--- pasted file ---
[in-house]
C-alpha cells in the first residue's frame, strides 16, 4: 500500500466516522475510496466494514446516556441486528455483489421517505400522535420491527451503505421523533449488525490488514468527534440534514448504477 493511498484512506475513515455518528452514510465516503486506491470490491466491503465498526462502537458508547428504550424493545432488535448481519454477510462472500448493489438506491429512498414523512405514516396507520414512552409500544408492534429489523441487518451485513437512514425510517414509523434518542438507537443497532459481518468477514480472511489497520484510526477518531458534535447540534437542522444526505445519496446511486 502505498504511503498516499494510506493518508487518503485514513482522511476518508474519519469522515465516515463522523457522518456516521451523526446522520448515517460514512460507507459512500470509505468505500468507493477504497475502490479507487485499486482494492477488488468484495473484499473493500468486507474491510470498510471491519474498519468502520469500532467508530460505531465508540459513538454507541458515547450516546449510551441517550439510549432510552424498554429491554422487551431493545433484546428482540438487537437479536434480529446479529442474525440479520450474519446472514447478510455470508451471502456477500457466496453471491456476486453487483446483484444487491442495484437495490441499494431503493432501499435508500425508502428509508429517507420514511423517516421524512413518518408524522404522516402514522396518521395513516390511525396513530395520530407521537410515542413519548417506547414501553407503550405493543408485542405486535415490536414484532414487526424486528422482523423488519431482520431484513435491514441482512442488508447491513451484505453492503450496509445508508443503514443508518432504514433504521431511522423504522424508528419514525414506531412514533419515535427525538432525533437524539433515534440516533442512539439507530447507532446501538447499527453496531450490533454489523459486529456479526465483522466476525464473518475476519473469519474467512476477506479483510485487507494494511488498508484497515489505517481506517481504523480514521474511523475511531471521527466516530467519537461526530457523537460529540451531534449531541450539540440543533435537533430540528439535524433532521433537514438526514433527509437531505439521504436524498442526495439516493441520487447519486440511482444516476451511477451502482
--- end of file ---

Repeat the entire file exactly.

[in-house]
C-alpha cells in the first residue's frame, strides 16, 4: 500500500466516522475510496466494514446516556441486528455483489421517505400522535420491527451503505421523533449488525490488514468527534440534514448504477 493511498484512506475513515455518528452514510465516503486506491470490491466491503465498526462502537458508547428504550424493545432488535448481519454477510462472500448493489438506491429512498414523512405514516396507520414512552409500544408492534429489523441487518451485513437512514425510517414509523434518542438507537443497532459481518468477514480472511489497520484510526477518531458534535447540534437542522444526505445519496446511486 502505498504511503498516499494510506493518508487518503485514513482522511476518508474519519469522515465516515463522523457522518456516521451523526446522520448515517460514512460507507459512500470509505468505500468507493477504497475502490479507487485499486482494492477488488468484495473484499473493500468486507474491510470498510471491519474498519468502520469500532467508530460505531465508540459513538454507541458515547450516546449510551441517550439510549432510552424498554429491554422487551431493545433484546428482540438487537437479536434480529446479529442474525440479520450474519446472514447478510455470508451471502456477500457466496453471491456476486453487483446483484444487491442495484437495490441499494431503493432501499435508500425508502428509508429517507420514511423517516421524512413518518408524522404522516402514522396518521395513516390511525396513530395520530407521537410515542413519548417506547414501553407503550405493543408485542405486535415490536414484532414487526424486528422482523423488519431482520431484513435491514441482512442488508447491513451484505453492503450496509445508508443503514443508518432504514433504521431511522423504522424508528419514525414506531412514533419515535427525538432525533437524539433515534440516533442512539439507530447507532446501538447499527453496531450490533454489523459486529456479526465483522466476525464473518475476519473469519474467512476477506479483510485487507494494511488498508484497515489505517481506517481504523480514521474511523475511531471521527466516530467519537461526530457523537460529540451531534449531541450539540440543533435537533430540528439535524433532521433537514438526514433527509437531505439521504436524498442526495439516493441520487447519486440511482444516476451511477451502482